Ocasio-Cortez has never been shy about her views on Musk. After he officially took charge of Twitter last week, the congresswoman began criticizing his new proposals for the social networking site, specifically his plan to charge an $8 subscription fee for verification. 

“Lmao at a billionaire earnestly trying to sell people on the idea that ‘free speech’ is actually a $8/mo subscription plan,” she wrote on Tuesday.

“Your feedback is appreciated, now pay $8,” Musk replied the following day.

Around an hour later, the business mogul sent another tweet appearing to call Ocasio-Cortez out for selling $58 sweatshirts. 

“Proud of this and always will be,” she shot back. “My workers are union, make a living wage, have full healthcare, and aren’t subject to racist treatment in their workplaces. Items are made in USA. Team AOC honors and respects working people. You should try it sometime instead of union-busting.”

In a follow-up tweet, she noted that proceeds go to community organizing programs, including one that tutors students who are falling behind because of COVID-19.

AOC’s Mentions Not Working

On Wednesday evening, just hours after her back-and-forth with Musk, Ocasio-Cortez told her followers that her “Twitter mentions/notifications conveniently aren’t working tonight.”

“I was informed via text that I seem to have gotten under a certain billionaire’s skin,” she added. “Just a reminder that money will never [buy] your way out of insecurity, folks.” 

The issue seemingly continued into Thursday morning when the Democrat tweeted a screenshot of her notifications page, which loaded no results. 

Why should people pay $8 just for their app to get bricked when they say something you don’t like?” she tweeted at Musk. “This is what my app has looked like ever since my tweet upset you yesterday. What’s good? Doesn’t seem very free speechy to me.”

Musk has repeatedly claimed that one of his primary motives to buy Twitter was to protect free speech. Once taking the reigns as CEO, though, he did say he would start a content moderation council and make decisions jointly with them.

See what others are saying: (The Hill) (Insider)

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South Carolina County Votes Against Moving LGBTQ+ Friendly Books Away from Children’s Section



Efforts to limit LGBTQ+ content in libraries first began over the summer.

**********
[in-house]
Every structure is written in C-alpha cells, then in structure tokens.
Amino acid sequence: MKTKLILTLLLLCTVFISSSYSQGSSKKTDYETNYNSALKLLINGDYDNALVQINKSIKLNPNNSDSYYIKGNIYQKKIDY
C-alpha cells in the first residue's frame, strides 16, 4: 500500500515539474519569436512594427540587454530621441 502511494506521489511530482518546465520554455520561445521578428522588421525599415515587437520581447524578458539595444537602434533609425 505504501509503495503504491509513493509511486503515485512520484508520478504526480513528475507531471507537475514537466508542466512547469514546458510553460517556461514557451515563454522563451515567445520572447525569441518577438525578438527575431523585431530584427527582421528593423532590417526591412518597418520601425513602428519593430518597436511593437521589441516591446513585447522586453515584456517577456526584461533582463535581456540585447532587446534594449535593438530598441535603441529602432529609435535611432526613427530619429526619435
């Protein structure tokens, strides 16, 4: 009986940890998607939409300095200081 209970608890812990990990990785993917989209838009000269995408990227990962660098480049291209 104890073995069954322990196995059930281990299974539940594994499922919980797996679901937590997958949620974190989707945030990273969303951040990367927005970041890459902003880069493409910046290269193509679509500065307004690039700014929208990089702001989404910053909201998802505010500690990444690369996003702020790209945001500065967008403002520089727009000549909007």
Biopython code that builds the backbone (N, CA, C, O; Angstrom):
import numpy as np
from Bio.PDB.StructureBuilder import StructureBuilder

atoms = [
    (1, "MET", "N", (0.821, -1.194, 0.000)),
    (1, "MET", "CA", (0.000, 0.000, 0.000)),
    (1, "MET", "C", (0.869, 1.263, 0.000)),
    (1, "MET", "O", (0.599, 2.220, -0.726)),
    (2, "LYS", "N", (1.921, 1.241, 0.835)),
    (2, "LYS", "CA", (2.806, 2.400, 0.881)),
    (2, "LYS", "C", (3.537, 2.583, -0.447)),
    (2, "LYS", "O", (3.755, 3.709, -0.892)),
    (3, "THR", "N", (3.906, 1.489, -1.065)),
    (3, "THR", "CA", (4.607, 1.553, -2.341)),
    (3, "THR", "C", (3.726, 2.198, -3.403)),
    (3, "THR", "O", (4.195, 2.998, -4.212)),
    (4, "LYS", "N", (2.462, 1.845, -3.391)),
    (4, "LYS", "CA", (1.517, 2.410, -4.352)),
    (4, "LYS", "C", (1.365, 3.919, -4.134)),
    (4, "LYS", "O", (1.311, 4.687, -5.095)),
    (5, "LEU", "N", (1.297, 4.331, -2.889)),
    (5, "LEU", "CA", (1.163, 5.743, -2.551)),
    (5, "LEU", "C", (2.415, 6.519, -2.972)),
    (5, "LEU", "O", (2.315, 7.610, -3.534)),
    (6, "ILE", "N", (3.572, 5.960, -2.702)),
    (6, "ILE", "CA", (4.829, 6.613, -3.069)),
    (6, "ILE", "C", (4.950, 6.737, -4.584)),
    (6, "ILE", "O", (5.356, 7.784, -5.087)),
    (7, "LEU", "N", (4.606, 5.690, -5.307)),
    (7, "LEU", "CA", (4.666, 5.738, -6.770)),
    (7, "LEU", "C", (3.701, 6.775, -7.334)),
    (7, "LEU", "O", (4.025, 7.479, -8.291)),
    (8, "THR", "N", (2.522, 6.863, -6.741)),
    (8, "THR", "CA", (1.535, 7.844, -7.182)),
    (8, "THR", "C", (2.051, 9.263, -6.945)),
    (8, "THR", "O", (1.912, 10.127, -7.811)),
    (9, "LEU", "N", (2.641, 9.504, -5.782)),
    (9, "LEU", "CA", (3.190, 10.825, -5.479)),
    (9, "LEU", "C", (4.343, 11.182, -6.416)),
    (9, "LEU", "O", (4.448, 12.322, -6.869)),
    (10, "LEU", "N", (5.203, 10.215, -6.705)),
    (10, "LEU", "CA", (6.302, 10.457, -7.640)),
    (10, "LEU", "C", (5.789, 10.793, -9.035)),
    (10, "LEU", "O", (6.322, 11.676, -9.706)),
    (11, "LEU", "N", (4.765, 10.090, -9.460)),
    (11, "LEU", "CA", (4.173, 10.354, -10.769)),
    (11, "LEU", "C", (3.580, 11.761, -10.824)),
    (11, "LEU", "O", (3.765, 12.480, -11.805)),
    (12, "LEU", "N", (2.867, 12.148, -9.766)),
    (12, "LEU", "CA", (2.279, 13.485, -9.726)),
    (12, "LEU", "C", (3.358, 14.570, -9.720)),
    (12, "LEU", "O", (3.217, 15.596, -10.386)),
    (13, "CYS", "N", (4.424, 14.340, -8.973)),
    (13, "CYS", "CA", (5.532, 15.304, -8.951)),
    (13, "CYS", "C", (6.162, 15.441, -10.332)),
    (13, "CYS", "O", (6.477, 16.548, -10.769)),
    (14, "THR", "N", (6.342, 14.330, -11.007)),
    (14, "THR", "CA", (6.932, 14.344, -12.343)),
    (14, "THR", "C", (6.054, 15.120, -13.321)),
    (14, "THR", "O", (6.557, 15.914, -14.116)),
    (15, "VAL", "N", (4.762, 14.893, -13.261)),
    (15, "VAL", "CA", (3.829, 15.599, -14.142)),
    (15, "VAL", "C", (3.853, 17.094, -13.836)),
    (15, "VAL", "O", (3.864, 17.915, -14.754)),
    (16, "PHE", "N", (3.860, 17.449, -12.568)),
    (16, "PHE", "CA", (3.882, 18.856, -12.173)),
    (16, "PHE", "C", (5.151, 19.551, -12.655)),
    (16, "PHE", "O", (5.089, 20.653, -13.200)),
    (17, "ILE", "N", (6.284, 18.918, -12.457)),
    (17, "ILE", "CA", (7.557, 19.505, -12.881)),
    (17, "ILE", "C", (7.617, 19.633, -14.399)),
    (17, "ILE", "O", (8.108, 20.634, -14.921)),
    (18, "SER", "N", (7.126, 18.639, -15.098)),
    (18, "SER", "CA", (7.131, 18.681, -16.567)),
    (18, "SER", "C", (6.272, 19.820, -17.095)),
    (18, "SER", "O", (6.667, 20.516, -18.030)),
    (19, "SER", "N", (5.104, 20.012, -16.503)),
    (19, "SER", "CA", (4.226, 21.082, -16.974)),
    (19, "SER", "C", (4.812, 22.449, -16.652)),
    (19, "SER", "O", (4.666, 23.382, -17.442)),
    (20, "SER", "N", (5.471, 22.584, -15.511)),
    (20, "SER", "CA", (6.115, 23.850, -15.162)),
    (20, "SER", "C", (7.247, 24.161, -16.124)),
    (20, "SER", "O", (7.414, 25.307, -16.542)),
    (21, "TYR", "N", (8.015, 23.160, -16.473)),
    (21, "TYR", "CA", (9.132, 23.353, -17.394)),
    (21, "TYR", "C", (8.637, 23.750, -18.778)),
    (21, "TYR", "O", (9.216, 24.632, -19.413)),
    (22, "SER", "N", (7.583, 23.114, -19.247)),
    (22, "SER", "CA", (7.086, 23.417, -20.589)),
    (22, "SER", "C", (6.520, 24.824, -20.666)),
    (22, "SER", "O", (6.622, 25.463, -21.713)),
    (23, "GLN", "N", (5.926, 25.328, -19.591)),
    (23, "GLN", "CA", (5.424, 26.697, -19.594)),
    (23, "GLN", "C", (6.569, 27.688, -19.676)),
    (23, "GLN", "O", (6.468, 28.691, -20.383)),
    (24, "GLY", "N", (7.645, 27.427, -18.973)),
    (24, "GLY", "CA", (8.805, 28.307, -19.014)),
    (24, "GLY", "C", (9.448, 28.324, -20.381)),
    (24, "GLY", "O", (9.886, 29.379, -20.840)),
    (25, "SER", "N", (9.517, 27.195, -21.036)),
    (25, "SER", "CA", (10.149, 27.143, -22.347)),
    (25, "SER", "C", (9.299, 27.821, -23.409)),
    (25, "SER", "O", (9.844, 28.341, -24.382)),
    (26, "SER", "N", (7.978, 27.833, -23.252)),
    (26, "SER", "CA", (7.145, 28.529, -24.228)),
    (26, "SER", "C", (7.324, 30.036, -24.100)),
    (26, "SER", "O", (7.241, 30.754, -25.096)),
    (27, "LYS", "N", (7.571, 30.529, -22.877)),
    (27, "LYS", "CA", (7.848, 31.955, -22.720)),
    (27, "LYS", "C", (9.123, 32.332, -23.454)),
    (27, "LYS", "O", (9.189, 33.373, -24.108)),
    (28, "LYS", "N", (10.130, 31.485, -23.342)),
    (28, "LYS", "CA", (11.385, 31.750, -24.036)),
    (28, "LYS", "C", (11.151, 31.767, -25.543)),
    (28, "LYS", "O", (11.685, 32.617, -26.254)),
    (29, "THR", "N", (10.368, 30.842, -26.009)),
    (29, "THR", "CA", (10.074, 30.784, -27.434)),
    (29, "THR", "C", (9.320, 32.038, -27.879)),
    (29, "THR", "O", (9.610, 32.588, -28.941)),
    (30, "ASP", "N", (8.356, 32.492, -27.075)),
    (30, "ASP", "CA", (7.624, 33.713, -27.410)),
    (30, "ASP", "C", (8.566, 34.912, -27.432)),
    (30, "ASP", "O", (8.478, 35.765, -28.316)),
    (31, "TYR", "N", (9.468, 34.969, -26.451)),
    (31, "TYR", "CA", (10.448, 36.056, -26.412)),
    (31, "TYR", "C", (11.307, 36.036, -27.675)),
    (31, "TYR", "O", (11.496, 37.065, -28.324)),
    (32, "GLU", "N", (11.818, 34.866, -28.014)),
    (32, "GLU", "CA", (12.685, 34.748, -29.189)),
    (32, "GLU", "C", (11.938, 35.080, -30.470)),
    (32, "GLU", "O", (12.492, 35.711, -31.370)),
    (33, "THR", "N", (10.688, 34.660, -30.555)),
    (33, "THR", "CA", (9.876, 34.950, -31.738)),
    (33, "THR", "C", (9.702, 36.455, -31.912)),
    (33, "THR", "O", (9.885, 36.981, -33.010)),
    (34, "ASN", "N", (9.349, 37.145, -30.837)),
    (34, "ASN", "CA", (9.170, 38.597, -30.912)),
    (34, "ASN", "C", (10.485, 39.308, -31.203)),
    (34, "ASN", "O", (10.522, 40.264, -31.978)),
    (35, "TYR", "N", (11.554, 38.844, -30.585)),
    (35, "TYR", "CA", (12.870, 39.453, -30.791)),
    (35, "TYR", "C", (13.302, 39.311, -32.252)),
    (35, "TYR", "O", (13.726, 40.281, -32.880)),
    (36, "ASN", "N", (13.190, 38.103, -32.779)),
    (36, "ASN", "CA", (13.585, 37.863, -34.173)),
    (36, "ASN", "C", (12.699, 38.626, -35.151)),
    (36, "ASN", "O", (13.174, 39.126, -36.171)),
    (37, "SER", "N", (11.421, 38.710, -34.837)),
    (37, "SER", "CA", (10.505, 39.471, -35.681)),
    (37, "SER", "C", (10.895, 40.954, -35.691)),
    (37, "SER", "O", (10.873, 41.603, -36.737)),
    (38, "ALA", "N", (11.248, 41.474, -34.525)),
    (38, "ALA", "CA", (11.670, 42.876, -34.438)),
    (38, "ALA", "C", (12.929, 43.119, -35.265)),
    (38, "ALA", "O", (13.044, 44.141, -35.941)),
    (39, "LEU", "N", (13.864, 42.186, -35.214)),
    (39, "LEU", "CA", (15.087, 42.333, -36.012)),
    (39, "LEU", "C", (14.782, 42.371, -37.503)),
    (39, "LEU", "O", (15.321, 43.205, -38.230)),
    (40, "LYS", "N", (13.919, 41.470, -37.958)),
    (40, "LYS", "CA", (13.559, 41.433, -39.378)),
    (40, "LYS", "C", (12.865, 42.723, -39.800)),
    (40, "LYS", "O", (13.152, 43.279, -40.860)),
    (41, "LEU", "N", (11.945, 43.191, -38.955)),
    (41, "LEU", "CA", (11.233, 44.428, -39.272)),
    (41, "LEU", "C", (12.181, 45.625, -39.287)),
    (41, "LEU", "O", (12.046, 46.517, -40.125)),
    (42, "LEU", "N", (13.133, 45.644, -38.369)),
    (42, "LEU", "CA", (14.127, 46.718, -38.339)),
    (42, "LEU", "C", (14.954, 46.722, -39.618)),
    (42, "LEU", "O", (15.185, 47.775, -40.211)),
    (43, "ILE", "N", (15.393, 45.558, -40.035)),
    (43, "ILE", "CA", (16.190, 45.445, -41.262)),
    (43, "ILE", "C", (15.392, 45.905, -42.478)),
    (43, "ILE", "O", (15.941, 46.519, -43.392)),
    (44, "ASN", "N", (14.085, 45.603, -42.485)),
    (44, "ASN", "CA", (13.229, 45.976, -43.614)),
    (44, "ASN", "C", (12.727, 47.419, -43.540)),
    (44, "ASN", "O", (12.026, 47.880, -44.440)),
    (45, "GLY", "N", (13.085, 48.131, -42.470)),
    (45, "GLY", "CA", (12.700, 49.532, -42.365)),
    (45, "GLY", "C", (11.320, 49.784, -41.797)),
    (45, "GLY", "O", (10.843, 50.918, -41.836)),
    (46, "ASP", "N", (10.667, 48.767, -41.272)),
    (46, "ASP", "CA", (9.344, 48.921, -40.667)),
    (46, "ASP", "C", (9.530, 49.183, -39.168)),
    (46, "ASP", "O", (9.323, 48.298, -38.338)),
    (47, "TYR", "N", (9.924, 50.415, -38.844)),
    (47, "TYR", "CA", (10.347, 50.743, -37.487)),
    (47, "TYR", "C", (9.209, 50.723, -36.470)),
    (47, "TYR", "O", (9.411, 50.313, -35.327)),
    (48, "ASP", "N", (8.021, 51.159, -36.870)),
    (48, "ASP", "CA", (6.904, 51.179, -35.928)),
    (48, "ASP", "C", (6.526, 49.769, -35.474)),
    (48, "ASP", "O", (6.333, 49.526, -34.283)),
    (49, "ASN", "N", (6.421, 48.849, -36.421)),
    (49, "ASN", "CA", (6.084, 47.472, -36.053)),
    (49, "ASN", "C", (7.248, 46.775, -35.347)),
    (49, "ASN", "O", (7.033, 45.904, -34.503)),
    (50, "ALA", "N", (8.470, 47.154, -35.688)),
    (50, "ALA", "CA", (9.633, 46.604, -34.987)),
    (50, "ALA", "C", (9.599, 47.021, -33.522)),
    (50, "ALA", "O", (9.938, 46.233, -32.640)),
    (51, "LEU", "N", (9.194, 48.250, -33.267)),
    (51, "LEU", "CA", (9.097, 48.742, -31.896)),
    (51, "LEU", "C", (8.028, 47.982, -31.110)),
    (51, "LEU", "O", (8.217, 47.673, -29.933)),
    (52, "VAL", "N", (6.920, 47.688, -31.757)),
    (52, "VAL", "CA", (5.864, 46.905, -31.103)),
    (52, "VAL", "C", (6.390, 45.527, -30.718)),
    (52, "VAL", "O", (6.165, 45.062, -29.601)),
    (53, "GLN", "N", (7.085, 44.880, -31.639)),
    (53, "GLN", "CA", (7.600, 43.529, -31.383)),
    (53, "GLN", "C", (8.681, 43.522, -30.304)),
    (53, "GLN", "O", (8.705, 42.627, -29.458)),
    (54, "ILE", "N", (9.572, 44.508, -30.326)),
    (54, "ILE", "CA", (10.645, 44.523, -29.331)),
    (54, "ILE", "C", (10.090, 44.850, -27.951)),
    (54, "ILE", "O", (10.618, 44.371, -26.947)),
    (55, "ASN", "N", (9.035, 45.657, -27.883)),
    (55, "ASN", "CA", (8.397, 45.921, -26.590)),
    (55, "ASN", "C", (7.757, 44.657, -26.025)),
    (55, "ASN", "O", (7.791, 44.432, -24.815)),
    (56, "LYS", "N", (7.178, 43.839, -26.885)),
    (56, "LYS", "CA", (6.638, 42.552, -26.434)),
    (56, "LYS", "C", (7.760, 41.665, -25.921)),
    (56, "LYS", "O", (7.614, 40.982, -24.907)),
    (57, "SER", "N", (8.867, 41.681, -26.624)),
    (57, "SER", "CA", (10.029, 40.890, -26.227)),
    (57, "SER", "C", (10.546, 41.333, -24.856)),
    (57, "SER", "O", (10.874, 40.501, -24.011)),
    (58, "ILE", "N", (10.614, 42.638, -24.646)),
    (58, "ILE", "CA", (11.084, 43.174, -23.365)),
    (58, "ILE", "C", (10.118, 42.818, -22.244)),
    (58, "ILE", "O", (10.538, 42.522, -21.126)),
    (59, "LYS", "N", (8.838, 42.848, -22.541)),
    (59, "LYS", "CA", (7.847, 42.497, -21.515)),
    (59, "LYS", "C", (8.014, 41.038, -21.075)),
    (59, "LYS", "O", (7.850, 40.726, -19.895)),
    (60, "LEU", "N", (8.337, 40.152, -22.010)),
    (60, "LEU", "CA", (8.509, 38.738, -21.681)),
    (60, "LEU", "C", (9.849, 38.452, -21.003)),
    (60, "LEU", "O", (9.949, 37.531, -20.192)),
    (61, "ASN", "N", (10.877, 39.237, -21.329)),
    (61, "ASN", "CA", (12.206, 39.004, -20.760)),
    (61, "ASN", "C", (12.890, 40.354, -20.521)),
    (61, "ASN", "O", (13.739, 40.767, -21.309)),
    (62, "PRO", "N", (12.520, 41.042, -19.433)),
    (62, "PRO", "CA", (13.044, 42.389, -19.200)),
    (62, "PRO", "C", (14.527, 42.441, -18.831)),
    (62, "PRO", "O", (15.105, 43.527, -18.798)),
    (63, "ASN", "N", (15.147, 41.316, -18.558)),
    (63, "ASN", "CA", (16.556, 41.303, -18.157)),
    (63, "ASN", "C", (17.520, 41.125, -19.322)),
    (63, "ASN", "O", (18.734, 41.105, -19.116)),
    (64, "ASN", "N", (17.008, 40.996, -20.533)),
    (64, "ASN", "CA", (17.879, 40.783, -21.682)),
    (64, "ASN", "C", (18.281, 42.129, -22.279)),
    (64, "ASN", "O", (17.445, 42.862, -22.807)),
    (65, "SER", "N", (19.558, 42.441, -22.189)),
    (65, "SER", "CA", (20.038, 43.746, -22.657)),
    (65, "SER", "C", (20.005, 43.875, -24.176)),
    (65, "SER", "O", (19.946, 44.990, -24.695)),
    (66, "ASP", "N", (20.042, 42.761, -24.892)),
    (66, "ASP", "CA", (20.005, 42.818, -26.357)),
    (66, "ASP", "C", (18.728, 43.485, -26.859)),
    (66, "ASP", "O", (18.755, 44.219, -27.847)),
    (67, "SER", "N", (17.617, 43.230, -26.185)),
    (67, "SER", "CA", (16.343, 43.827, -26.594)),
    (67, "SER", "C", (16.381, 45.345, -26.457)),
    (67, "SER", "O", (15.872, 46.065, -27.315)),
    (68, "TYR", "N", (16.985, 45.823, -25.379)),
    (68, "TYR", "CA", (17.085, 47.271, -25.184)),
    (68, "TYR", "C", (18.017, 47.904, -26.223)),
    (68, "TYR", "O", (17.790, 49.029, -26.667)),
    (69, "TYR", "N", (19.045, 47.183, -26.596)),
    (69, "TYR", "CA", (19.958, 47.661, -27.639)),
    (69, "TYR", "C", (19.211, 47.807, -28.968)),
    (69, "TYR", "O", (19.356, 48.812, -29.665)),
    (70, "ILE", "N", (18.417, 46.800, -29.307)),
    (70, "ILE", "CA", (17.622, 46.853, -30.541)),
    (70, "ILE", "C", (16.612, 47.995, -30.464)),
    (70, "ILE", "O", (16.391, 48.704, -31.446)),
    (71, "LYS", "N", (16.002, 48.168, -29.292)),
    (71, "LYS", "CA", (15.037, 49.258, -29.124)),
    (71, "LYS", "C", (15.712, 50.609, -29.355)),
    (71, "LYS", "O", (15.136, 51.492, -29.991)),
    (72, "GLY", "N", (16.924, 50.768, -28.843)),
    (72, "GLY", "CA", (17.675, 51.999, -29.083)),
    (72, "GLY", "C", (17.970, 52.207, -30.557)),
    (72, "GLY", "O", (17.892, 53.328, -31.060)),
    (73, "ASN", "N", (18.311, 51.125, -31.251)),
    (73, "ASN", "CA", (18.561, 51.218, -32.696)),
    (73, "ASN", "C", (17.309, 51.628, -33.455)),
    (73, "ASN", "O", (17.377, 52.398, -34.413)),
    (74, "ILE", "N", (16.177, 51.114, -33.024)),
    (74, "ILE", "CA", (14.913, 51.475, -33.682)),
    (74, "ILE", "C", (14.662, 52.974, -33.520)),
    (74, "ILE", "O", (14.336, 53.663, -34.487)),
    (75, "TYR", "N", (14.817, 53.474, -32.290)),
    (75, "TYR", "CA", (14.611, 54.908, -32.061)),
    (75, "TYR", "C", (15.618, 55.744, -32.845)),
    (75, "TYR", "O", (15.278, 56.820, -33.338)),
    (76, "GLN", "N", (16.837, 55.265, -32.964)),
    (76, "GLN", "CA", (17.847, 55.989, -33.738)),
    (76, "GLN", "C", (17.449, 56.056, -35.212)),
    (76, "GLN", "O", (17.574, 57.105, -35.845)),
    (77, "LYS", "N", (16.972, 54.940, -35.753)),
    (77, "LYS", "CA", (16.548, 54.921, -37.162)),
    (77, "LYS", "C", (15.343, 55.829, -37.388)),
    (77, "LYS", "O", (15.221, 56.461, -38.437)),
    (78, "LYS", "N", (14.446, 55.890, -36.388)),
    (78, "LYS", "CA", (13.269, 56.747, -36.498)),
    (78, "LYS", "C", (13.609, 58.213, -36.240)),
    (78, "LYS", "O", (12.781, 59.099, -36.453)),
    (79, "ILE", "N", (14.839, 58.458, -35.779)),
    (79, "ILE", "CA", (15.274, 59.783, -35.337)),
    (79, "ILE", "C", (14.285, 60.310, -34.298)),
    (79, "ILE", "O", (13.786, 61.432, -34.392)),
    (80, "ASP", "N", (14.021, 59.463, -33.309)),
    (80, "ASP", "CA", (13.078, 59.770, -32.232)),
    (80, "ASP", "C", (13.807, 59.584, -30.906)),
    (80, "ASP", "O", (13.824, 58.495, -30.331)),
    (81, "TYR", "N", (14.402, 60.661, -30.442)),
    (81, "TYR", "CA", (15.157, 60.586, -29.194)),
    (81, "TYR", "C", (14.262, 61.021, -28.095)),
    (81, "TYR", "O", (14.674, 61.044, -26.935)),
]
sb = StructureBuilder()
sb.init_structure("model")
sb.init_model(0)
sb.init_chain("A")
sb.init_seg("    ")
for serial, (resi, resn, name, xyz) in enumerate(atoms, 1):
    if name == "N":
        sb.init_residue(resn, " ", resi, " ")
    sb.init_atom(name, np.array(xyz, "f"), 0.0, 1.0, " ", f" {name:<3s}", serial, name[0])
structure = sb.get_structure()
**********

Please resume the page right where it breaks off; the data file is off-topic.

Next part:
Attempts to Restrict LGBTQ+ Displays

The county council in Greenville County, South Carolina this week voted against discussing a resolution that would move all books “promoting sexuality” to the adult section.

This resolution is the culmination of months of turmoil in Greenville County. In June, libraries in the county removed Pride displays at the direction of library officials. Then in September, the county’s Republican Party executive board passed a resolution to call on the County Council to restrict access to books with LGBTQ+ themes and characters. 

The resolution was proposed by Joe Dill, an outgoing council member, as well as a member of the county’s Republican Party executive board. It proposed the council “officially order that no books or content, including digital copies or online accessible materials, promoting sexuality be allowed in the Children’s Sections of our public libraries.” 

Resolution Rejected

However, the resolution required the council to suspend its regular rules in order to discuss it as it was not submitted to the council via committee. The final vote was 9 to 3 against the suspension of the rules and effectively killed the resolution. 

Those that voted against it viewed the resolution as an overreach.

“We just do not believe that’s our job to get involved in the library’s business,” Council member Ennis Fett said to a local news outlet. “We appoint a board. We can not set a precedent of micromanaging the library board, because if we do that, then, we will be micromanaging all boards and commissions that we appoint.” 

Although the council decided not to get involved, the library still has the final decision to make regarding these books. Their meeting to discuss the matter is scheduled for December 5. 

See what others are saying: (Greenville News) (The Post and Courier) (7 News)